In a recent blog post I tried to define a Work as:
A Work is a musical composition that will at some point be performed and possibly recorded, in which case it will become a Recording.
This definition makes it difficult to address compilations, DJ-mixes and mash-ups. What if we're more liberal in our definition of Work:
A Work is a new musical creation or a creative combination of existing musical creations. Works can be performed and recorded to create recordings or recordings can be creatively combined to create new recordings.
By allowing a wider definition of a Work we can capture more information about the Work. For instance, if a compilation of music is considered a Work, then the release level information/ARs can capture the information about the recordings contained in the compilation and the Work level information/ARs can capture the information about the compilation itself.
- A work represents an abstract musical creation/concept which can be performed and recorded to create a recording. Alternatively, a work can be creatively manipulated (i.e. arranged, remixed, sampled, mashed-up, etc.) into a new work, which can then have its own performances and recordings.
I took a stab at a definition, hopefully it's not too wordy. --navap 20:37, 10 September 2010 (UTC)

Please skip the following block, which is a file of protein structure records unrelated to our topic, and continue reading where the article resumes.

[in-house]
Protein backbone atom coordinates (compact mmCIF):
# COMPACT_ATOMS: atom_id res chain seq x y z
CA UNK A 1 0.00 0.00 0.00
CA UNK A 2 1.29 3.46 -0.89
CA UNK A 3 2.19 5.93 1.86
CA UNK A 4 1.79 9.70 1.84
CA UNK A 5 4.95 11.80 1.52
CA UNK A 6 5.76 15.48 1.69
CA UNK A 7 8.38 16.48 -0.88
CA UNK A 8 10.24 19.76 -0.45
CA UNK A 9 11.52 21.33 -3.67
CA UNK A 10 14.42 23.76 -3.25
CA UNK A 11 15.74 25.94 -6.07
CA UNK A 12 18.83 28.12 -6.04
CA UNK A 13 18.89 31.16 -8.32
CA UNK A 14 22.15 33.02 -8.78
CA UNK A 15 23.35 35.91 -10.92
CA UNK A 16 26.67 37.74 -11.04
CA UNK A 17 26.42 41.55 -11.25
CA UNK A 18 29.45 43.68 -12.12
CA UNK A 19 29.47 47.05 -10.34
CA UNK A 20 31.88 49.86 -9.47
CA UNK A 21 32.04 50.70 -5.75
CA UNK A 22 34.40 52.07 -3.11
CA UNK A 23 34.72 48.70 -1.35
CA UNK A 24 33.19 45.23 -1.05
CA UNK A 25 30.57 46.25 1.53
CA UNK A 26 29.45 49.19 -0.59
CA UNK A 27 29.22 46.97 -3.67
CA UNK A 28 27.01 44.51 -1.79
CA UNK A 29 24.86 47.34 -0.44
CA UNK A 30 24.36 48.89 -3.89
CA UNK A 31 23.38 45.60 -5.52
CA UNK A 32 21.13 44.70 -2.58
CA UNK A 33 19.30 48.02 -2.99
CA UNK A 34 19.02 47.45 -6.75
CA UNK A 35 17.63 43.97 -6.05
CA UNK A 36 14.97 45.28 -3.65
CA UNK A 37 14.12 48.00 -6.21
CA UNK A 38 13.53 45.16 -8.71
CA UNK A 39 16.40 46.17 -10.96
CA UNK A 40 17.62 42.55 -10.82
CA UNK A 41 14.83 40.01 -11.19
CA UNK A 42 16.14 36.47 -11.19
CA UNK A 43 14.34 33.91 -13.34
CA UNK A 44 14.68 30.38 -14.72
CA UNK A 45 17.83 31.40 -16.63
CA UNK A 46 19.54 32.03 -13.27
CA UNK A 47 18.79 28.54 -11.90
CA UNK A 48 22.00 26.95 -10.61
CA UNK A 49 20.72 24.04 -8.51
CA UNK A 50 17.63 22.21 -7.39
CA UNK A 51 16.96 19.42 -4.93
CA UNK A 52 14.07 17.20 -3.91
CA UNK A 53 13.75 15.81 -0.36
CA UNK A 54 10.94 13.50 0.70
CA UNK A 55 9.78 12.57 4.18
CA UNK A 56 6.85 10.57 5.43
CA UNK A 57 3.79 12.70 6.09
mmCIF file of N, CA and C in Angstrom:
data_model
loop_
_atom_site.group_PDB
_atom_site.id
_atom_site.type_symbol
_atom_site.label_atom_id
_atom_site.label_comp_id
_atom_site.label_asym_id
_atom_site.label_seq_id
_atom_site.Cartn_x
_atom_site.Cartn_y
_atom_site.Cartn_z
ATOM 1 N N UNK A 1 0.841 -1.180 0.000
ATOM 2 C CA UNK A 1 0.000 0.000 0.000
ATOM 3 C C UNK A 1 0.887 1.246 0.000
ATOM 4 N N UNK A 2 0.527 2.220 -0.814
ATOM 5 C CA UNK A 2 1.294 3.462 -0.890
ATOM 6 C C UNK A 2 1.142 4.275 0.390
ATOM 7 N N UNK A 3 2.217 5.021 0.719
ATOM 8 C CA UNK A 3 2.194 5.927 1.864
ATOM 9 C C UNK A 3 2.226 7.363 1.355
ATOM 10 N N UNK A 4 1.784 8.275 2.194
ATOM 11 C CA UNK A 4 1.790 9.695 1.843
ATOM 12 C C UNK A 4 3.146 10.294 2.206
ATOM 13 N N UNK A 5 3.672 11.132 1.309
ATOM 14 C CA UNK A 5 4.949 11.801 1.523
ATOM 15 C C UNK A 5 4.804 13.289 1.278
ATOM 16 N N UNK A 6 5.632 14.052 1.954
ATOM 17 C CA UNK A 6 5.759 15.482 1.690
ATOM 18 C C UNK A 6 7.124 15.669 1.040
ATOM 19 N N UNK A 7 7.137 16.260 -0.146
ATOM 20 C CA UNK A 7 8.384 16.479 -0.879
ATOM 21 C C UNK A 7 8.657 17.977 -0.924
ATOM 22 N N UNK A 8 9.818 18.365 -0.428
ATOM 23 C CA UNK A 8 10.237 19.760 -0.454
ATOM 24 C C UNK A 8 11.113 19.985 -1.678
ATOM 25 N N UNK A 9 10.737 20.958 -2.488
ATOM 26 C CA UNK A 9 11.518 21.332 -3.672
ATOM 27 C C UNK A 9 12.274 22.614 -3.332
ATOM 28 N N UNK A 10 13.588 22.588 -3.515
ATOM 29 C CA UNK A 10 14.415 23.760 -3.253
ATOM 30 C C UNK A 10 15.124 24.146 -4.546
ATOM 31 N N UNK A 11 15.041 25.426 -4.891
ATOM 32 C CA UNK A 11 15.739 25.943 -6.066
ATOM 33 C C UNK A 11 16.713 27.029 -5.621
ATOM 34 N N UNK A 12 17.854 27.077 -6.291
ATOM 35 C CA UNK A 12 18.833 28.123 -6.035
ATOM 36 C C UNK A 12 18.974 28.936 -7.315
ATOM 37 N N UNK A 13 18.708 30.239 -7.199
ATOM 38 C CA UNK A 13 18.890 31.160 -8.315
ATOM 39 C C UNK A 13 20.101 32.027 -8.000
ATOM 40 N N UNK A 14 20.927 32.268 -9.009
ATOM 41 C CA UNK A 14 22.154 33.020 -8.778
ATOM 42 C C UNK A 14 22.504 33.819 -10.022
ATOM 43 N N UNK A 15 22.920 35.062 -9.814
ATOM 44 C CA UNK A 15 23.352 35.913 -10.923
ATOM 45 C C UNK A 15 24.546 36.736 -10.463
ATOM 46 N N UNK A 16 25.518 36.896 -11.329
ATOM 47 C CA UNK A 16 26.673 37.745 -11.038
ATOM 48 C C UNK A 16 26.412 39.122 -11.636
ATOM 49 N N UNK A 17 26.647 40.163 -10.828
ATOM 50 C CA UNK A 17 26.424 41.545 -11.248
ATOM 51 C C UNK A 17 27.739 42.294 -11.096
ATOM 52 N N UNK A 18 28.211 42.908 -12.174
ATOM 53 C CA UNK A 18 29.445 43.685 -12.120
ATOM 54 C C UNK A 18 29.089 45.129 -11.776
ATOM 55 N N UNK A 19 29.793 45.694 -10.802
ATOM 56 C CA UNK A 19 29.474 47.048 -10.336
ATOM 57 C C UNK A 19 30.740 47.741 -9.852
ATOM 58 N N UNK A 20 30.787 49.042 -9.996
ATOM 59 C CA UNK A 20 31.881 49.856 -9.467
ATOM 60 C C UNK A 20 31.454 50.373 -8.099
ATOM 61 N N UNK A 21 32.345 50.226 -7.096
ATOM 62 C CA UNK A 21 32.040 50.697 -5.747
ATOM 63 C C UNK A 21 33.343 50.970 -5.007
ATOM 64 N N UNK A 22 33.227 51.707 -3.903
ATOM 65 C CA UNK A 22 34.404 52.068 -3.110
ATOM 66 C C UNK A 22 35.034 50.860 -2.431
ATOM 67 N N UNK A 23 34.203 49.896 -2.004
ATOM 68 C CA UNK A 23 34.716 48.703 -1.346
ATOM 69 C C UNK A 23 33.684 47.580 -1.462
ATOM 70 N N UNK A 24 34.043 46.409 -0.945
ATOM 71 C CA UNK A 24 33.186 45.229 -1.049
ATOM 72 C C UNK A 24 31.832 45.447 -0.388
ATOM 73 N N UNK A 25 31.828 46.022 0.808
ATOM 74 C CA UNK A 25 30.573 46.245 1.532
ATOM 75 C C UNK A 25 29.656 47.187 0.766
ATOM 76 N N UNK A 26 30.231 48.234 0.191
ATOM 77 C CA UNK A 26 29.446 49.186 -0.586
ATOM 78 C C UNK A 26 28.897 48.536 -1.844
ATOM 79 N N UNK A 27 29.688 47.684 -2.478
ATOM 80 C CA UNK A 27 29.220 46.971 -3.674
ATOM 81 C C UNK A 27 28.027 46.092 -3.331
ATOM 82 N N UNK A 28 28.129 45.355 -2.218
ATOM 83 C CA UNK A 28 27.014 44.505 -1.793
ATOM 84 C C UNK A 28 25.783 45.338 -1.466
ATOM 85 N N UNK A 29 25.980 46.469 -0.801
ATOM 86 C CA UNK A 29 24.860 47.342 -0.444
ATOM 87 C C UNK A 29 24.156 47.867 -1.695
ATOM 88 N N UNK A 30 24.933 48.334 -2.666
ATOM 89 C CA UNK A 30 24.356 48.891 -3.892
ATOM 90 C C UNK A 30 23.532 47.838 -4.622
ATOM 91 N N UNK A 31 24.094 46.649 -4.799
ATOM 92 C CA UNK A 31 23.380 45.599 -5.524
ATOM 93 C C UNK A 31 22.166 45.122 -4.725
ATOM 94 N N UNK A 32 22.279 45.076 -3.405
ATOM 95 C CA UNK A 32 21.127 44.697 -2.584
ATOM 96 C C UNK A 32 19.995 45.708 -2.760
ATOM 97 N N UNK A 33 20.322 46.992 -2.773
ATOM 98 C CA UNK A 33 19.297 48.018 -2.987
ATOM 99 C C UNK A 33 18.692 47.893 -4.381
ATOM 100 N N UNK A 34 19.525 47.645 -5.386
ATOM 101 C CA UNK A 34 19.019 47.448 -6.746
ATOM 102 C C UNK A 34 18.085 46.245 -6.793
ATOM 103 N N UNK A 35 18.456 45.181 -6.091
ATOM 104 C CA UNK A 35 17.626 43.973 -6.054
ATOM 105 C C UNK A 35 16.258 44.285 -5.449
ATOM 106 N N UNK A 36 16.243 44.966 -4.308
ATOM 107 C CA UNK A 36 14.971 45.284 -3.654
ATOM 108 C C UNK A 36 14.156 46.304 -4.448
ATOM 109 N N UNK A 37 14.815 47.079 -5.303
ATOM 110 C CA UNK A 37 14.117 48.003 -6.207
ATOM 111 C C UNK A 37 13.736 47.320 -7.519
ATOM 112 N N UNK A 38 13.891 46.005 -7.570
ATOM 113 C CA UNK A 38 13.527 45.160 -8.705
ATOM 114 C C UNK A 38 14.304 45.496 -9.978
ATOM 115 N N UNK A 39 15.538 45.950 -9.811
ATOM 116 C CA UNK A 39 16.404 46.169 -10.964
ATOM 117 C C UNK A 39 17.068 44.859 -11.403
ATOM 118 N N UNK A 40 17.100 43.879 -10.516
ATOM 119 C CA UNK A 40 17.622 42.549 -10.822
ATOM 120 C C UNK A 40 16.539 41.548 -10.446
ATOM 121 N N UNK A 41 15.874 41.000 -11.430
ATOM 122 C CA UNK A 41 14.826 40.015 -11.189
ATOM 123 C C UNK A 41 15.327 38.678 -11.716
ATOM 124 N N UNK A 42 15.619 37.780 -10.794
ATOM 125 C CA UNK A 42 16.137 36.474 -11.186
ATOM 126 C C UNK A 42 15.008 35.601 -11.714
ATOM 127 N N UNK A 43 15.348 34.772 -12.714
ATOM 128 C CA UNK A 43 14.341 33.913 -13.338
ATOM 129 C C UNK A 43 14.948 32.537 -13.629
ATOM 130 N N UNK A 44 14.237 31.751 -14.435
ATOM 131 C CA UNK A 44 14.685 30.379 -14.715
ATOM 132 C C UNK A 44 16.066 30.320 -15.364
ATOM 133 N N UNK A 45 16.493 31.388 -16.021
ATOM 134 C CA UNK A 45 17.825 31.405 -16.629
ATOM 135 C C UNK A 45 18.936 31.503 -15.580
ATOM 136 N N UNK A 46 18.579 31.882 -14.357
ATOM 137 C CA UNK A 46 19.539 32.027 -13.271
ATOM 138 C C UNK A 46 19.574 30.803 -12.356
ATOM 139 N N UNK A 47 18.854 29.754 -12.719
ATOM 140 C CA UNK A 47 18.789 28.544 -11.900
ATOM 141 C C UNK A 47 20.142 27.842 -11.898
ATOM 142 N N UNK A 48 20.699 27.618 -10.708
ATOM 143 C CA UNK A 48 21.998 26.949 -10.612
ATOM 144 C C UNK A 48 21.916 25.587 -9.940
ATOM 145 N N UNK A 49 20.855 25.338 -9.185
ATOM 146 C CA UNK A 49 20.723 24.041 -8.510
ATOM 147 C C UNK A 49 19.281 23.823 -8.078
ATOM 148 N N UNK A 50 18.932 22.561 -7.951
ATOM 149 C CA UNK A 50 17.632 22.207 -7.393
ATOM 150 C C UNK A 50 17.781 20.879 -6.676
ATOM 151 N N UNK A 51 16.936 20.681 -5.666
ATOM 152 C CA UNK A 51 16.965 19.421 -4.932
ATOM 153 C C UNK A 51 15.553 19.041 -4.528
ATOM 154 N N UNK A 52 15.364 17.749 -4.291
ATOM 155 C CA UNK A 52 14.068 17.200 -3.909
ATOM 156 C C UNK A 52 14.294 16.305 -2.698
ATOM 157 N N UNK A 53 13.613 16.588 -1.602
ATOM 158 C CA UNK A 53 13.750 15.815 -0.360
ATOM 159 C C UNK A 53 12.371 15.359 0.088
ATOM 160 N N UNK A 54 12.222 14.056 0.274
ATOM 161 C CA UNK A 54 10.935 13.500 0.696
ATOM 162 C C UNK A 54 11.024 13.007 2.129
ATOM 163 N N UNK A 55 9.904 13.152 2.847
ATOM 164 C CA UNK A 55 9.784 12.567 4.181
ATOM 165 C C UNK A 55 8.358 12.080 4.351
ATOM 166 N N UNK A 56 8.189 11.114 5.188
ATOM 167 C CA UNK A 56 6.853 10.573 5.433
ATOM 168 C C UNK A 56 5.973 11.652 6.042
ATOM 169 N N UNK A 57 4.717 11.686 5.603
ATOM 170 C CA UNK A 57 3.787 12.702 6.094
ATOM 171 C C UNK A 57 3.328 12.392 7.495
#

Here's what we ended with when ruoak and I talked about the above 'more liberal' definition in IRC:
- What is a Work?
- A Work is a intentional musical creation, a creative combination of existing Works, or some combination of both.
- 'Works' vs. 'Recordings':
- Works can be performed, combined, and/or recorded to create recordings.
It addresses what I saw as the three weaknesses in the original suggested definition (copied from IRC):
- Is a lost composition still a Work? (It can't be recorded)
- Is a jam or improv "song" a Work? (It is a new musical "creation"... perhaps 'composition' would be better wording?)
- This is prob a style Q, outside the definition, but just where does a medley become a Work, not a Recording?
ruoak suggested the answers were yes, yes, and yes. I suggested yes, no, and yes/no depending on the situation, though after discussion with ruoak, I could see my answer to #2 being also yes, depending on the situation, though not yes universally. The above definition was thus where we got to in trying to separate performance/recording from the core definition of a Work, rather than simply something potentially done with a Work (re #1), permitting 'Works' from improvs/jams, but only when it actually seems intended to be a real "jam song" (#2), and trying to find some additional guidance on Work vs Recording for mixes/medleys/comps/etc (#3). BrianFreud 23:21, 12 September 2010 (UTC)